NEW YORK -- Dry martinis, thick steaks and fat cigars are proving that everything old can be cool again.
Next up, that symbol of thoughtful repose, the pipe.
Sales of pipes rose about 25 percent last year as men scouring smoke shops for the ultimate cigar are seeking a fresh thrill in briar, corncob and meerschaum.
"They're not going to choose cigarettes; that's not their style. They're not going to choose snuff; that's not neat enough. They're looking for something elegant," said Richard Carleton Hacker, author of "The Ultimate Pipe Book."
The fresh interest may not restore pipes to their former glory of the 1940s, when one in five American men puffed on one regularly.
Yet, it's given the clubby world a chance to bask in the glamorous glow of premium cigars, whose renewed popularity -- sales jumped a third in 1995 and another 50 percent in 1996 -- has spawned magazines, smoke clubs and cigar shops.
"The pipe doesn't have that same sensation; it's a different experience altogether," said John Salomon, 33, a graduate student in Oxford, Miss., who began smoking a pipe recently.
That's good news for companies such as Brown & Williamson PLC, which makes Sir Walter Raleigh pipe tobacco; UST Inc., the maker of Dr. Grabow pipes; and Consolidated Cigar Holdings Inc., which also produces pipe tobacco.
Nikos Levin, owner of NML Pipes Direct, a West Palm Beach, Fla.-based pipe dealer and mail-order business, said his business jumped 30 percent in the past year.
"The majority of my new customers are people who just started to smoke cigars a few years ago," he said.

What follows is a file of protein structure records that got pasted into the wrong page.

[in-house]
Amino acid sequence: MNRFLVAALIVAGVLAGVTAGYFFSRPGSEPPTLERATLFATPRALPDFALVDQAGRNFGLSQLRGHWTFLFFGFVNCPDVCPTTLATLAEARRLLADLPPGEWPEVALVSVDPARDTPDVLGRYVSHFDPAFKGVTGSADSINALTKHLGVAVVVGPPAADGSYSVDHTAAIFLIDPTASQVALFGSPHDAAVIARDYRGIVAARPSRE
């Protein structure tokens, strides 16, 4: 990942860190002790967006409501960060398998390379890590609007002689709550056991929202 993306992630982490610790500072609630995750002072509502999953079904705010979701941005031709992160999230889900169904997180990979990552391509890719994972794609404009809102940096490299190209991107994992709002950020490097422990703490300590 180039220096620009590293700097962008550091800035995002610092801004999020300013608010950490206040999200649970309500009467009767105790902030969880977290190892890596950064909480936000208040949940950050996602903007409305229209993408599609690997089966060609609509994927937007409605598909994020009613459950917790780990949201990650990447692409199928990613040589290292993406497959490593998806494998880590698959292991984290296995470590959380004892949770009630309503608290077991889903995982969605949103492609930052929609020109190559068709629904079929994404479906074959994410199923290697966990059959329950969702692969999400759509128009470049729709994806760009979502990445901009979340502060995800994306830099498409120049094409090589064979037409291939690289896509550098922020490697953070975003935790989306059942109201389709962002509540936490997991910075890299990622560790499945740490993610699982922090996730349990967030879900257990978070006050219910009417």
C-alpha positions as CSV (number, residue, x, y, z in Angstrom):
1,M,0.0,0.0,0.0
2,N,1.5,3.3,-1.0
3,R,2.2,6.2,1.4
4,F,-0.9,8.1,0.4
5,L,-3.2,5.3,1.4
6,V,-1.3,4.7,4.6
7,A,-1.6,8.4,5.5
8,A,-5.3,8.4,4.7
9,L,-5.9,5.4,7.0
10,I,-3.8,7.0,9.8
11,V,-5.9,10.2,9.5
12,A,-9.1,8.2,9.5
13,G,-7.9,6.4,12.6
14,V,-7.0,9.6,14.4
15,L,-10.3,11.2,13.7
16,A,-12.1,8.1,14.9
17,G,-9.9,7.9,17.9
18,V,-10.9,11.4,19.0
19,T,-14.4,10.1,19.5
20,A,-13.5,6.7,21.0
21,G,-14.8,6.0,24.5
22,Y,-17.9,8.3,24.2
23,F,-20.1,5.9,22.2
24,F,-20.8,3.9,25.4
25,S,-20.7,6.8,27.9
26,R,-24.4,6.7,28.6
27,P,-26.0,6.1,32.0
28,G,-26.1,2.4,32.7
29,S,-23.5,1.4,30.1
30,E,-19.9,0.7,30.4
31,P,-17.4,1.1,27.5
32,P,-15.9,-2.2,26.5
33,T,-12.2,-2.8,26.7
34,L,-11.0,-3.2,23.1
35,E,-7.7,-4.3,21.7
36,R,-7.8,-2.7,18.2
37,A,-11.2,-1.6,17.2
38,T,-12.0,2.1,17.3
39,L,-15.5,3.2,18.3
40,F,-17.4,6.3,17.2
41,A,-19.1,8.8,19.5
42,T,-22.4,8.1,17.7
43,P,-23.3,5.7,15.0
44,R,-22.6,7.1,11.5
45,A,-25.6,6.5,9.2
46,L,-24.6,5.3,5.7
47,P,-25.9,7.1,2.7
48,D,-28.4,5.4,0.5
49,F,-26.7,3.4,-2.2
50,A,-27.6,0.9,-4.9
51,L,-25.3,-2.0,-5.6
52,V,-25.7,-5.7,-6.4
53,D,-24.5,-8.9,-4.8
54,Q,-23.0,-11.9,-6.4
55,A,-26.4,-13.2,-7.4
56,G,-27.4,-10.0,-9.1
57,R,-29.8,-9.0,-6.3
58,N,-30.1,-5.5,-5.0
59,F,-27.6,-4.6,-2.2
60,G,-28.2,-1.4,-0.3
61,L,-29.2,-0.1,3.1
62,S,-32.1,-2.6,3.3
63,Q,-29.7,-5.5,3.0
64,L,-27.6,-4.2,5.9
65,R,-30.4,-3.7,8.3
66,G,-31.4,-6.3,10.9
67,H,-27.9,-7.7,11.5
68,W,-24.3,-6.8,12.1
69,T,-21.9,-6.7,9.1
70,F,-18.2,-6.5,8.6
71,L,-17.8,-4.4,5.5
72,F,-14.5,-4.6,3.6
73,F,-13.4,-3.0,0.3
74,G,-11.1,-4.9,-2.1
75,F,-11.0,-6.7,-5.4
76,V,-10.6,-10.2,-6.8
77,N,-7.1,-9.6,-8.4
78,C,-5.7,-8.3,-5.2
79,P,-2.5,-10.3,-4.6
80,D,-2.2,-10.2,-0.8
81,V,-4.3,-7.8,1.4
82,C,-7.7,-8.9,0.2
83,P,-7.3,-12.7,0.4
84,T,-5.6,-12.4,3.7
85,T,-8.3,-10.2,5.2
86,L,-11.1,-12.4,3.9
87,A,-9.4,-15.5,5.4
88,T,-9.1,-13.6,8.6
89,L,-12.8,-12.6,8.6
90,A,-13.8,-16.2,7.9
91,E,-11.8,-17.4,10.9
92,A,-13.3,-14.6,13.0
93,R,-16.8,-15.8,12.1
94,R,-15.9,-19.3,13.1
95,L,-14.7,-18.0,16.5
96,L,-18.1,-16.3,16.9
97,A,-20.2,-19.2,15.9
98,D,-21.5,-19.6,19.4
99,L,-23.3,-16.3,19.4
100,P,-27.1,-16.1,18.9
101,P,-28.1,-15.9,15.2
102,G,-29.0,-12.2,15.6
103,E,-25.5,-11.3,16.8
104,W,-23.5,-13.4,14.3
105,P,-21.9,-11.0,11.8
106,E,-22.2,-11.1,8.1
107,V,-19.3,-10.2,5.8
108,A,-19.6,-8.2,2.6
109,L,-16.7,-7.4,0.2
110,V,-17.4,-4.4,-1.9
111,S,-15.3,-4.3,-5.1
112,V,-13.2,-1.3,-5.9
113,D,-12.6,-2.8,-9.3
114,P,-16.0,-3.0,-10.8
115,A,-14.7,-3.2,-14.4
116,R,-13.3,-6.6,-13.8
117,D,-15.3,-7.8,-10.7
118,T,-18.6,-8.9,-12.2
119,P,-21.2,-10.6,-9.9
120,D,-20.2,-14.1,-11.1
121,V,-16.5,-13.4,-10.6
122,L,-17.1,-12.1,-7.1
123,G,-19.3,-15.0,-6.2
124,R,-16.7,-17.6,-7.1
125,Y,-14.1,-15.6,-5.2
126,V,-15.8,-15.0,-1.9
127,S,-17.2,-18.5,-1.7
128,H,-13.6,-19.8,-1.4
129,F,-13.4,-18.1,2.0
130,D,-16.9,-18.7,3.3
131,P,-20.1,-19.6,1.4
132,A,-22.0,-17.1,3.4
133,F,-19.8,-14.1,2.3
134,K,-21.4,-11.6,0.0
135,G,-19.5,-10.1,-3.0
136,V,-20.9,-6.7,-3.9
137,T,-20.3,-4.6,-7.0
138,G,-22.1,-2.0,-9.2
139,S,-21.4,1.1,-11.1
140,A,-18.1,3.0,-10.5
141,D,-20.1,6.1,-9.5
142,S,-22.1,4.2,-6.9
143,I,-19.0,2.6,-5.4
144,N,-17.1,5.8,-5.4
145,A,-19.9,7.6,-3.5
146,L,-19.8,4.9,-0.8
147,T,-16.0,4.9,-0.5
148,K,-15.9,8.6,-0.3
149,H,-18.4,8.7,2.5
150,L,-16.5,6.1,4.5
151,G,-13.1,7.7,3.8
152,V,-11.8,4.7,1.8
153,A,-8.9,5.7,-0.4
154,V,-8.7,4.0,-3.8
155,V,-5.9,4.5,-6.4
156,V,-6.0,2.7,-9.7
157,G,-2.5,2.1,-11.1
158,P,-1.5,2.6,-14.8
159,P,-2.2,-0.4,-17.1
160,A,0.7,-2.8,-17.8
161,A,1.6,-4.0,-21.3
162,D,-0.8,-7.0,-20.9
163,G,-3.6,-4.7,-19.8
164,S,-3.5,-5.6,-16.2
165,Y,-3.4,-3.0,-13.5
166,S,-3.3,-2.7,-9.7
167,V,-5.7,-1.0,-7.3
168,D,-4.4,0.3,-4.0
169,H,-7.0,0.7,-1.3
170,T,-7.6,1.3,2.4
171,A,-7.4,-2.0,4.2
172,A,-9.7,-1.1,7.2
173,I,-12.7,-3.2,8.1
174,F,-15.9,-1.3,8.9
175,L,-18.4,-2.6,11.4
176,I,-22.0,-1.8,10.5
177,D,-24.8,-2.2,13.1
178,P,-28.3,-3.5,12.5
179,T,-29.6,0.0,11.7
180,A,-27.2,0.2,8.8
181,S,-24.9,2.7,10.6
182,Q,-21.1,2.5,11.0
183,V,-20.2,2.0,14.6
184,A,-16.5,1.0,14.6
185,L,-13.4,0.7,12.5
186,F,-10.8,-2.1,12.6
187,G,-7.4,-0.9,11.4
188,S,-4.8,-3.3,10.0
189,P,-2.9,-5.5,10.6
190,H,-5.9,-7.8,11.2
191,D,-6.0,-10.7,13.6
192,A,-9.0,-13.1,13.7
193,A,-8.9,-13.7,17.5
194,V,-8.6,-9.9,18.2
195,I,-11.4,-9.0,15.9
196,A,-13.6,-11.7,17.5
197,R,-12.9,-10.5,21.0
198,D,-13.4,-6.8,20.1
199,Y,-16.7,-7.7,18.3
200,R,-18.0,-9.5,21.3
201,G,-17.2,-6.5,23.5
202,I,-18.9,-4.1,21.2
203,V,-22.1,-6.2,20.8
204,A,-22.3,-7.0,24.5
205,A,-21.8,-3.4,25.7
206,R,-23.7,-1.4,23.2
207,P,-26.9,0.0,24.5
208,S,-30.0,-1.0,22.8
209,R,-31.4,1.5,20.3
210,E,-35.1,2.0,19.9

No one's really sure how many Americans smoke pipes. Hacker, the author, estimates that it's somewhere between 1 million and 5 million.
That would still be down from 1984's 10 million.
What's more, while more people are picking up pipes, they're only occasional smokers.
While year-end figures are not yet available, pipe tobacco consumption was expected to drop to 7.5 million pounds last year from 7.9 million in 1995 and 12.6 million in 1990, said Pipe Tobacco Council President Norman Sharpe.
Still, there's no question that interest is picking up.
Alfred Dunhill Ltd.'s eight U.S. stores are posting double-digit sales gains, said Marc Perez, a buyer for the chain owned by Britain's Vendome Luxury Group PLC.
The pipe also is gaining fashion points.
Dunhill, the most recognized maker of pipes, recently sponsored a pipe teach-in at a trendy Manhattan cocktail bar.
The 50 attendees ranged from 50-something executives to a fashion designer in her 20s.
"A pipe has always exuded a kind of romance, a mystique," said Larry Sherman, director of retail operations at Nat Sherman, a New York tobacconist and wholesaler.
Yet, some new cigar-cum-pipe smokers will confess to worrying about an image problem.
"Pipe smokers have a reputation as tweedy college professors -- ponderous, thoughtful," said Mark Grossich, owner of Bar and Books, the host of the Dunhill teach-in. "Not a lot of people these days want to be perceived as ponderous."
Pipe smoking has many of the same characteristics as cigar smoking: It requires the interest of a collector, a taste for the unusual and money -- quality pipes start at $75 -- and time.
Time aplenty, in fact. Hacker expects only a fifth of beginners to stick with the habit, largely because pipes require great care and practice to bring out the desired taste.
"Cigarettes are like watching television and cigars are like going to the movies. Pipes are like reading a book. It involves commitment," said Richard Newcombe, president of the Creators Syndicate news service.
"You just can't go into a drugstore, buy a pipe and expect to learn how to do it."
Pub Date: 1/01/97